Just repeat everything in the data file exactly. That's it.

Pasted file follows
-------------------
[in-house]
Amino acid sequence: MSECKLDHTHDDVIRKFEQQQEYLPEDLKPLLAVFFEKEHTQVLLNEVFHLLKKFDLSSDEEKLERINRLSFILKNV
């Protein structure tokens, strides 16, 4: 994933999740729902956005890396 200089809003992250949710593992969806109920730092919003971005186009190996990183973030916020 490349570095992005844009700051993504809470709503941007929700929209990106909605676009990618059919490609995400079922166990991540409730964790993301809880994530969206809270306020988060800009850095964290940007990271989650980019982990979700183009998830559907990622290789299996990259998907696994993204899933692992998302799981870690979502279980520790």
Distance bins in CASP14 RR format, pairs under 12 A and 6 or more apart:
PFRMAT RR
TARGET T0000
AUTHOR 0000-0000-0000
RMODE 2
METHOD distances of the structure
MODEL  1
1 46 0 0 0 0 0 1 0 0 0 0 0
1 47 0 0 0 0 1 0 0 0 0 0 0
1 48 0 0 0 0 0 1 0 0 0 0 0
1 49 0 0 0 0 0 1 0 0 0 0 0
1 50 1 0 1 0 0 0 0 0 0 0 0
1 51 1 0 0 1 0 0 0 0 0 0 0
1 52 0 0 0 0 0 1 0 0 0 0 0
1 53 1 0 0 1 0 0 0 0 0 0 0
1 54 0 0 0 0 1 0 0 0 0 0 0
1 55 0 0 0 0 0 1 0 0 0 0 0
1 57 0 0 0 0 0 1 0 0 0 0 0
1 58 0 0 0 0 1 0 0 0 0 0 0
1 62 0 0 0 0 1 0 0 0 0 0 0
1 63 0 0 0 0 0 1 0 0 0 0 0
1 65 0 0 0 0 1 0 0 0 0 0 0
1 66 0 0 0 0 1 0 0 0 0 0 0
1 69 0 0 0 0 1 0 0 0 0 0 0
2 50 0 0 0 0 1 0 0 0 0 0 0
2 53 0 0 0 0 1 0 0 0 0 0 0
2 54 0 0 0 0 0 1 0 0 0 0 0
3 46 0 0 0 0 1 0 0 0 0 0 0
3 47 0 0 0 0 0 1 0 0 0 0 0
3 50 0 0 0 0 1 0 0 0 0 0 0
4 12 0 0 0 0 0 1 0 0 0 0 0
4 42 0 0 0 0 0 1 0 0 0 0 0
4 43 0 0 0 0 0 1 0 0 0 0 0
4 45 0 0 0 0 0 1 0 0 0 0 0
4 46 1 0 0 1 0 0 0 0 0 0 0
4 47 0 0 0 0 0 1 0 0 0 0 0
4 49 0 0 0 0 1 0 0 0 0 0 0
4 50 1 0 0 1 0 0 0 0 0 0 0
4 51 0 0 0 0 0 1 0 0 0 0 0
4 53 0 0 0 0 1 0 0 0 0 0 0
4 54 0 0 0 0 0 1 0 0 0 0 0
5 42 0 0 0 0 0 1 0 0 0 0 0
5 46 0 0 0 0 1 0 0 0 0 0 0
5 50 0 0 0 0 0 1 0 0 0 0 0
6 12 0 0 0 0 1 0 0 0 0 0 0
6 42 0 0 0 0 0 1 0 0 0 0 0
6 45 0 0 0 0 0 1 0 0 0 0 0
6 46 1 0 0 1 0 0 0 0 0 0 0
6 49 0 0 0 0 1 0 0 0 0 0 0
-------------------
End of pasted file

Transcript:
[in-house]
Amino acid sequence: MSECKLDHTHDDVIRKFEQQQEYLPEDLKPLLAVFFEKEHTQVLLNEVFHLLKKFDLSSDEEKLERINRLSFILKNV
């Protein structure tokens, strides 16, 4: 994933999740729902956005890396 200089809003992250949710593992969806109920730092919003971005186009190996990183973030916020 490349570095992005844009700051993504809470709503941007929700929209990106909605676009990618059919490609995400079922166990991540409730964790993301809880994530969206809270306020988060800009850095964290940007990271989650980019982990979700183009998830559907990622290789299996990259998907696994993204899933692992998302799981870690979502279980520790």
Distance bins in CASP14 RR format, pairs under 12 A and 6 or more apart:
PFRMAT RR
TARGET T0000
AUTHOR 0000-0000-0000
RMODE 2
METHOD distances of the structure
MODEL  1
1 46 0 0 0 0 0 1 0 0 0 0 0
1 47 0 0 0 0 1 0 0 0 0 0 0
1 48 0 0 0 0 0 1 0 0 0 0 0
1 49 0 0 0 0 0 1 0 0 0 0 0
1 50 1 0 1 0 0 0 0 0 0 0 0
1 51 1 0 0 1 0 0 0 0 0 0 0
1 52 0 0 0 0 0 1 0 0 0 0 0
1 53 1 0 0 1 0 0 0 0 0 0 0
1 54 0 0 0 0 1 0 0 0 0 0 0
1 55 0 0 0 0 0 1 0 0 0 0 0
1 57 0 0 0 0 0 1 0 0 0 0 0
1 58 0 0 0 0 1 0 0 0 0 0 0
1 62 0 0 0 0 1 0 0 0 0 0 0
1 63 0 0 0 0 0 1 0 0 0 0 0
1 65 0 0 0 0 1 0 0 0 0 0 0
1 66 0 0 0 0 1 0 0 0 0 0 0
1 69 0 0 0 0 1 0 0 0 0 0 0
2 50 0 0 0 0 1 0 0 0 0 0 0
2 53 0 0 0 0 1 0 0 0 0 0 0
2 54 0 0 0 0 0 1 0 0 0 0 0
3 46 0 0 0 0 1 0 0 0 0 0 0
3 47 0 0 0 0 0 1 0 0 0 0 0
3 50 0 0 0 0 1 0 0 0 0 0 0
4 12 0 0 0 0 0 1 0 0 0 0 0
4 42 0 0 0 0 0 1 0 0 0 0 0
4 43 0 0 0 0 0 1 0 0 0 0 0
4 45 0 0 0 0 0 1 0 0 0 0 0
4 46 1 0 0 1 0 0 0 0 0 0 0
4 47 0 0 0 0 0 1 0 0 0 0 0
4 49 0 0 0 0 1 0 0 0 0 0 0
4 50 1 0 0 1 0 0 0 0 0 0 0
4 51 0 0 0 0 0 1 0 0 0 0 0
4 53 0 0 0 0 1 0 0 0 0 0 0
4 54 0 0 0 0 0 1 0 0 0 0 0
5 42 0 0 0 0 0 1 0 0 0 0 0
5 46 0 0 0 0 1 0 0 0 0 0 0
5 50 0 0 0 0 0 1 0 0 0 0 0
6 12 0 0 0 0 1 0 0 0 0 0 0
6 42 0 0 0 0 0 1 0 0 0 0 0
6 45 0 0 0 0 0 1 0 0 0 0 0
6 46 1 0 0 1 0 0 0 0 0 0 0
6 49 0 0 0 0 1 0 0 0 0 0 0